Binge Writing: The Good and the Bad

Posted by Arthur Gutch
Published On Feb 23, 2019

 There are two types of authors: those who schedule their writing on a regular basis and those who binge write, putting thousands of words down at a time in a frenzy, with long breaks in between. Stephen King is a famous schedule writer, putting down a solid 2,000 words every single day of the year. On the other hand, Arthur Conan Doyle wrote the first Sherlock Holmes book in a period of three weeks. Both sides have pros and cons, but most experts tout scheduled writing as the ideal. Are there benefits to being a binge writer, instead? binge_writing_self_publishing

What's the Difference?

Those who schedule their writing on a daily basis treat the act of writing as a job. They sit down at close to the same time every day and hit some type of goal before they get up such as so many words written or so many hours behind the keyboard. Once they hit their goal, they're done writing for the day (although they may spend hours on other tasks such as editing or marketing).

Binge writers, on the other hand, tend to only write when they feel inspired. They crash through large chunks of a book every time they sit down in front of the computer. They may write for long hours at a time, sometimes creating entire books in days or weeks.  When the work is done, binge writers may not create anything new for weeks or even months until the mood hits them again.

The Advantages of Binge Writing

One of the best parts of binge writing is that it's exciting! Writing is supposed to be fun; why do it if you don't enjoy it? If you think skydiving, roller coasters and downhill skiing sound like a great way to spend your free time, you may have enough adrenaline junkie in you to become a binge writer. Every writer's been hit by sudden inspiration that's driven her to the keyboard (or at least a pen and paper) before the idea evaporates, but the binge writer relies on this feeling to fuel her writing career. Binge writers love looming deadlines, and they live for NaNoWriMo each year. Binge writing can cause an intoxicating rush and it can leave you with an incredibly satisfied feeling at the end of a writing session.

Binge writing can ensure the words get written if you live a very busy lifestyle. If your job requires you to put in long hours, if you've got small children constantly interrupting you, or if you find yourself frequently traveling, filling in an empty Saturday with a long writing binge may be the best you can do. It's flexible no matter what the rest of your life looks like, and it still allows you to create your books. Sometimes that's all you can manage to do, and it's better than not writing anything at all.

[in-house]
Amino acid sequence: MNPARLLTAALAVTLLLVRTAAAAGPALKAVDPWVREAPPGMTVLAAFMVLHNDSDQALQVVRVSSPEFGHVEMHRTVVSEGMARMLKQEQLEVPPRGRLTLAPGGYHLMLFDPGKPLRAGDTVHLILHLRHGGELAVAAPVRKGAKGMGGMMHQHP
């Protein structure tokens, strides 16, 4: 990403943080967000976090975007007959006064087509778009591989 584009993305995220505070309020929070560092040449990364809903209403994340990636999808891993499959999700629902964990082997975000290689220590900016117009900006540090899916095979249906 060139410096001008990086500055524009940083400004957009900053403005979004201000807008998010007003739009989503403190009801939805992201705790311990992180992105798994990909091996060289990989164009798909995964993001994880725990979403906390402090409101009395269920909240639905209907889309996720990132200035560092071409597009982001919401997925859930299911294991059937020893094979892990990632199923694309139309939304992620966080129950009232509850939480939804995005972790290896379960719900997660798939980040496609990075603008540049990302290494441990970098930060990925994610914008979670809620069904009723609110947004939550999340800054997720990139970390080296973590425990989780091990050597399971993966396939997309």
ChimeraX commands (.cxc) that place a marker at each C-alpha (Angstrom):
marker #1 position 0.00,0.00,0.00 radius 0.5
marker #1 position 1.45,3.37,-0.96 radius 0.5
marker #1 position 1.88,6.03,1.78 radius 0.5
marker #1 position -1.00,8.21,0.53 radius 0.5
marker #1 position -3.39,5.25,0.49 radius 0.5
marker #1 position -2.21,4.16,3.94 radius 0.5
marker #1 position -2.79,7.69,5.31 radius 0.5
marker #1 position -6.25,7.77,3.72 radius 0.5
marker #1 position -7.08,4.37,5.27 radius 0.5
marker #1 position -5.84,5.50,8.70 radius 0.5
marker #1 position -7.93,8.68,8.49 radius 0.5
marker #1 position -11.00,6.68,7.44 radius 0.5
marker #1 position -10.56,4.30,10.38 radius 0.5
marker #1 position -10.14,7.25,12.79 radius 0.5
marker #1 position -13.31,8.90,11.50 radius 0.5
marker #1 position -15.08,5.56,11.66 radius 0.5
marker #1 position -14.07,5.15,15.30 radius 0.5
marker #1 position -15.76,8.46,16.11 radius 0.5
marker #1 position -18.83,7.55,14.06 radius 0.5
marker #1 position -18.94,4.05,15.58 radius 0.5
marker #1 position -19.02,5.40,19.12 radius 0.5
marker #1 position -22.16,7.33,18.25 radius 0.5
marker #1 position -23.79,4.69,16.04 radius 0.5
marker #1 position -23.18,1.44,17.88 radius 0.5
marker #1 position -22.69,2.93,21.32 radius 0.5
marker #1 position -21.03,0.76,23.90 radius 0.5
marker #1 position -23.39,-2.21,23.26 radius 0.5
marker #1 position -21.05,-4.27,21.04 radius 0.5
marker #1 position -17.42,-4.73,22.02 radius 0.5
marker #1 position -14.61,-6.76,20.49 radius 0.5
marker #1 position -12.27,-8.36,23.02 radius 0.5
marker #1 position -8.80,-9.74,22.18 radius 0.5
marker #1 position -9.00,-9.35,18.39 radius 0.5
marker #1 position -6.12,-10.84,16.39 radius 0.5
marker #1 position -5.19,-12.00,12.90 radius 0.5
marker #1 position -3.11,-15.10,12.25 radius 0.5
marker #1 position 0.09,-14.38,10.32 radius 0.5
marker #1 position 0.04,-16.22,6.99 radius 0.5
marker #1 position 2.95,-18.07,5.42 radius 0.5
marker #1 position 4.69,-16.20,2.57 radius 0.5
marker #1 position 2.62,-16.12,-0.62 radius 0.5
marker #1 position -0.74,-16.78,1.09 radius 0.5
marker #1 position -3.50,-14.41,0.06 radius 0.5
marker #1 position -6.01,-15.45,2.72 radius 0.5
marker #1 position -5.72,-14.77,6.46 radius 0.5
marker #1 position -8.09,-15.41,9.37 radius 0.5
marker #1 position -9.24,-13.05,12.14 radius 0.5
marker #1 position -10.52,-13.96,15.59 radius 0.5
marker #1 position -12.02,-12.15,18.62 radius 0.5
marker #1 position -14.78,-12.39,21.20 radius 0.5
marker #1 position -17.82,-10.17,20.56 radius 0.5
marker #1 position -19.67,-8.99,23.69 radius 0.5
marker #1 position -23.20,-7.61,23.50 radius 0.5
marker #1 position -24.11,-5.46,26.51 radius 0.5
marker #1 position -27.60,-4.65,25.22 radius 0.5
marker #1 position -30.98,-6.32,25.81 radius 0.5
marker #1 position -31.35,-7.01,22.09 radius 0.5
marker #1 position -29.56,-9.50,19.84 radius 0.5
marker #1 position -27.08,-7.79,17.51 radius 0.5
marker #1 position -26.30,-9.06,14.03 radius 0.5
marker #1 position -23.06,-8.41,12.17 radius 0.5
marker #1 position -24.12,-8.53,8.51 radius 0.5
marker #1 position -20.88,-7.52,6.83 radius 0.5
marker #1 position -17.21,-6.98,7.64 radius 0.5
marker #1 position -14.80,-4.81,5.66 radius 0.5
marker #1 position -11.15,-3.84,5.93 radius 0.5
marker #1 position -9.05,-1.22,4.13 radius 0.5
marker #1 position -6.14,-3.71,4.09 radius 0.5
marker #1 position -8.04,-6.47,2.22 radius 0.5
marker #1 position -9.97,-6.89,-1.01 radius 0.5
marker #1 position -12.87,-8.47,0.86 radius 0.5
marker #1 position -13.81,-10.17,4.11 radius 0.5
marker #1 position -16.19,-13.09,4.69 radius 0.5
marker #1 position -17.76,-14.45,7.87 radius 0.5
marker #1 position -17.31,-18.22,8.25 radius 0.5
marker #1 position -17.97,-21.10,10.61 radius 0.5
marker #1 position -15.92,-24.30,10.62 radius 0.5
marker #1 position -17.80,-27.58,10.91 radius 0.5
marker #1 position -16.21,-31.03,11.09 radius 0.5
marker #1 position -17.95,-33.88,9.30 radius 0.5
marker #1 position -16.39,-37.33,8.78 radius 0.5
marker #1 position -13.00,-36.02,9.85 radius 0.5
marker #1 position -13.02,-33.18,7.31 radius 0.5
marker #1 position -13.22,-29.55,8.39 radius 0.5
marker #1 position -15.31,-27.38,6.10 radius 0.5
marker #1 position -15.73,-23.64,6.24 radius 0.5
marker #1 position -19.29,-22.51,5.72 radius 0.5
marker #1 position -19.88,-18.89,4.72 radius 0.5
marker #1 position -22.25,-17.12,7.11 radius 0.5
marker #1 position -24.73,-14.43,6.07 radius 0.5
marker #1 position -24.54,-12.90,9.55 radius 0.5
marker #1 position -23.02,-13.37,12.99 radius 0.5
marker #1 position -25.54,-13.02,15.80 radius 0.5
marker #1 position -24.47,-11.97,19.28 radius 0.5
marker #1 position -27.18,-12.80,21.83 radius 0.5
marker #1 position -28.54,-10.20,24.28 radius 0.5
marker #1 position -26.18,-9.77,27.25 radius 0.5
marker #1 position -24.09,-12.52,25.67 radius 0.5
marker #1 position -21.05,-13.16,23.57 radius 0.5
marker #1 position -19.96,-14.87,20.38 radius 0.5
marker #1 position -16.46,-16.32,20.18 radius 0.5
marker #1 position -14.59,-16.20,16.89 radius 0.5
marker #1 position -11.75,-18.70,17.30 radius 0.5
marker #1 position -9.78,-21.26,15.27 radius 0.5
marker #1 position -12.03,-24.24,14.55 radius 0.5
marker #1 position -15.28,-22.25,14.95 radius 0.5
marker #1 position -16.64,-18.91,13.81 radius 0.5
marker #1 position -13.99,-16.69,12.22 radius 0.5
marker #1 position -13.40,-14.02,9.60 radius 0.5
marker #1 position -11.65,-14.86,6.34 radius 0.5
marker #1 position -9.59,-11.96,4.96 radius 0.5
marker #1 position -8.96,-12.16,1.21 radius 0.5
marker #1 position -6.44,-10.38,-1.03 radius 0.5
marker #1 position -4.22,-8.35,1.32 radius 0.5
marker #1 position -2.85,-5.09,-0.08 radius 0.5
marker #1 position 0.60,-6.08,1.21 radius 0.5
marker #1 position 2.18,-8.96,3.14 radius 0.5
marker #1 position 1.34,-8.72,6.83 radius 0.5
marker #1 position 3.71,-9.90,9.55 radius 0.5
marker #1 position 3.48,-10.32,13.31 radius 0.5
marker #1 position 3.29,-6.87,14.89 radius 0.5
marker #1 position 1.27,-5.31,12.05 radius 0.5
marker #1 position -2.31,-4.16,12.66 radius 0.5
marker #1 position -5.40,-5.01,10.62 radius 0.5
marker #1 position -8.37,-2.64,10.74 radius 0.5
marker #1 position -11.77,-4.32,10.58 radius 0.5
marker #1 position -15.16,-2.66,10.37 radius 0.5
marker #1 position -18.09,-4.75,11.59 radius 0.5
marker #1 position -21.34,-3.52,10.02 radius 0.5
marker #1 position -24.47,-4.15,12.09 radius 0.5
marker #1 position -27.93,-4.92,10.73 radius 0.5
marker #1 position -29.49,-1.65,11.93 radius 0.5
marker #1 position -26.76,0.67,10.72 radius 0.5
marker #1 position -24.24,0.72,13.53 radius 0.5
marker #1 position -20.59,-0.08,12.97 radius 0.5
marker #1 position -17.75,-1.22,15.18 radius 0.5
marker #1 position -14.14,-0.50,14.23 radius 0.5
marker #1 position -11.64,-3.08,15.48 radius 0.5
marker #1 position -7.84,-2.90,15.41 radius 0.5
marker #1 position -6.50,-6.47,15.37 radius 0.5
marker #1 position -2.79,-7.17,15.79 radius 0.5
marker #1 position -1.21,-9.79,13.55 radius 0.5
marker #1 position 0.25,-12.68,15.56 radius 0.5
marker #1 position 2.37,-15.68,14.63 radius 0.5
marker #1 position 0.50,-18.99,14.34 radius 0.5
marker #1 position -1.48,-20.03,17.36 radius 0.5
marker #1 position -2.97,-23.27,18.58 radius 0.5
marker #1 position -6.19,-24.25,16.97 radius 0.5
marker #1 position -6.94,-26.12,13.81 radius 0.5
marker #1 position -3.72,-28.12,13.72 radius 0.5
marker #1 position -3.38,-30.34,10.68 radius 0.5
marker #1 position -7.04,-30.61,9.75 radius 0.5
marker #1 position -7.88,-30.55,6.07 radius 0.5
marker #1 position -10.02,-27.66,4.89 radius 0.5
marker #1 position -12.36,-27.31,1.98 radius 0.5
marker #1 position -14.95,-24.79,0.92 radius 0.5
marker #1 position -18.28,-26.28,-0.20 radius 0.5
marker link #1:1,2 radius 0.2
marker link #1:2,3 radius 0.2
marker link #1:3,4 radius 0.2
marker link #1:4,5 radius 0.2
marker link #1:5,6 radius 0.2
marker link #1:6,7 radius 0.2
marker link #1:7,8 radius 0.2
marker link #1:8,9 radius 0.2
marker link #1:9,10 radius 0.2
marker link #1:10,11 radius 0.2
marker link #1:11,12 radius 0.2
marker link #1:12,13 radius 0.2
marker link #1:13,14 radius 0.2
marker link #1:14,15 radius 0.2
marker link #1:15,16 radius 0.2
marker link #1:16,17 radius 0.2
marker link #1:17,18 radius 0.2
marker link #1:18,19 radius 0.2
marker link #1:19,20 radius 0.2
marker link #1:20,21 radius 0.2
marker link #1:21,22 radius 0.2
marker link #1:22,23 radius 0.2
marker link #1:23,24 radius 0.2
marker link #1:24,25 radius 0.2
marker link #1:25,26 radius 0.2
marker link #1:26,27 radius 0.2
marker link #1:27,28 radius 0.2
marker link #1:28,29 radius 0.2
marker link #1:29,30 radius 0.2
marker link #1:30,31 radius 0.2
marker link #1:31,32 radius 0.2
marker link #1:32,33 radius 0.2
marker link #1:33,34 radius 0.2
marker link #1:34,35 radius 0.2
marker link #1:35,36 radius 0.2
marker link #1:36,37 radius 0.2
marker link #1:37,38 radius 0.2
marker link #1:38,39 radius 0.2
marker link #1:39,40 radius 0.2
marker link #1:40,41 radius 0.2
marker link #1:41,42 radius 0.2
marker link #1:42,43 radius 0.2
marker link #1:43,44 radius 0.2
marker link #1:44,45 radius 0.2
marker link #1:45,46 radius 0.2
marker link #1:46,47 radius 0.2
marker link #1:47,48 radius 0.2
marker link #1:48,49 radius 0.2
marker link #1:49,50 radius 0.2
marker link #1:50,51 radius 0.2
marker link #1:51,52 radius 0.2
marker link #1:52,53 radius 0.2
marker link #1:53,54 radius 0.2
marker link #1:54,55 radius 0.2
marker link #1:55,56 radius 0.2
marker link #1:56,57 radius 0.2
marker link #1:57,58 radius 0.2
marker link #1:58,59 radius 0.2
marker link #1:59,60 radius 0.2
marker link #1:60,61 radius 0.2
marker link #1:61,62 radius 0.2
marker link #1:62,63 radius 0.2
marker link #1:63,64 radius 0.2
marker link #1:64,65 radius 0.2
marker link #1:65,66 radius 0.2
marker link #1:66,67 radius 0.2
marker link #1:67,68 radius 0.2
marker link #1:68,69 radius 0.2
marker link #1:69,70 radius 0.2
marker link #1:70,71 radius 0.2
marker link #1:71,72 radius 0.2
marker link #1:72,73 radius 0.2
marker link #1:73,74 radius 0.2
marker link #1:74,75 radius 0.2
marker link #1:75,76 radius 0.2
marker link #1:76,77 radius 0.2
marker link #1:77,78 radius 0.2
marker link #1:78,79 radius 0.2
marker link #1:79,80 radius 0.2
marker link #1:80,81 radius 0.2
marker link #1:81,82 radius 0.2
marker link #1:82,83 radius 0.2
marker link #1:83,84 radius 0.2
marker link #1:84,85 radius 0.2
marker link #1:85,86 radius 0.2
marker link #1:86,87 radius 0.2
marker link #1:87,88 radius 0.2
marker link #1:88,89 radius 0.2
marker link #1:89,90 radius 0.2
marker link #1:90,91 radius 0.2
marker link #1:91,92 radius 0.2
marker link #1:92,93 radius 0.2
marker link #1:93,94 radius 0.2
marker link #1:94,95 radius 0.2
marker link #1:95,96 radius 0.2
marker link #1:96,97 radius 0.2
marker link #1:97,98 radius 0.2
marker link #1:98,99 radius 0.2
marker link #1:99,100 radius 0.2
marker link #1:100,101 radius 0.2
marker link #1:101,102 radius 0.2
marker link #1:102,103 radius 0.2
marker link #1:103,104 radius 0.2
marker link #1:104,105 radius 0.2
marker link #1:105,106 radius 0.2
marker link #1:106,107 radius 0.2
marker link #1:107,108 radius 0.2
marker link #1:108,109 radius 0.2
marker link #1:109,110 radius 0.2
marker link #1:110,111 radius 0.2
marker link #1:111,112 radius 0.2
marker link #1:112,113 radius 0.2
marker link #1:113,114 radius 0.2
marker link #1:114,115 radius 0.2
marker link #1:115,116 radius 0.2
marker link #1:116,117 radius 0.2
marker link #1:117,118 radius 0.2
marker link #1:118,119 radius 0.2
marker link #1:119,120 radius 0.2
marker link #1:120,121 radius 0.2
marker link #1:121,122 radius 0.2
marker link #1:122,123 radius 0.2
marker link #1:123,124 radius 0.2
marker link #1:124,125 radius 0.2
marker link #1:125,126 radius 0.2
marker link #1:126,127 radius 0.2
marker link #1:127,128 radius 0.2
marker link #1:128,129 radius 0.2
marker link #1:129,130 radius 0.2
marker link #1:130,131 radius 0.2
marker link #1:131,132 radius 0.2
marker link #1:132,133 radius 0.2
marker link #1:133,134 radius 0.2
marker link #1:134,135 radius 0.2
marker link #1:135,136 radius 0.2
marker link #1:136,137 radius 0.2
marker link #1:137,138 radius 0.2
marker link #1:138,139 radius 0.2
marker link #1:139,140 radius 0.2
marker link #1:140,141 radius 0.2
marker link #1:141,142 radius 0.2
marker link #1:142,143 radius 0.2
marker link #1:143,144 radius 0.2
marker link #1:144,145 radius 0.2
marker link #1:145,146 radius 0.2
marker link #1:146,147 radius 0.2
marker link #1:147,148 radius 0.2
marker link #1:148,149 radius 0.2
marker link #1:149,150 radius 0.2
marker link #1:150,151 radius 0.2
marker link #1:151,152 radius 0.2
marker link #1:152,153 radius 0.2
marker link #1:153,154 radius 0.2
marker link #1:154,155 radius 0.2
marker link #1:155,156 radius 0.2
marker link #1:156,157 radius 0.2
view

Binge Writing Disadvantages

If you're looking to produce a set number of books on a schedule, binge writing won't work for you. It's unpredictable, at best. Whenever you get a brilliant idea you grab it and run as far as you can, but these ideas may take a long time to arrive.

Binge writing is definitely not kind to your health and wellness, nor does it play well with a work/life balance. It's exhausting to pound the keyboard for 10-12 hours straight, and it's just not sustainable. You'll feel a buzz while those golden words are appearing on the screen, but you'll almost always hit a wall, eventually. When that happens, you're not going to be able to write again for a while. Burnout is a real thing.

It's tough to grow in your craft if you're a binge writer. Once you're done with one writing binge, you may not be able to concentrate on editing or improving your book before moving on to the next inspired piece.

Writers often begin as binge writers, and it's a way to get words down when you don't have any other choice, but it's not the ideal way to create a career as an author.  For most people, treating writing as a job is the best way to guarantee that books will be finished and readers will get what they want from their favorite authors.

Keep the Faith and May the Force be with You!



Topics: writer productivity, writing a book

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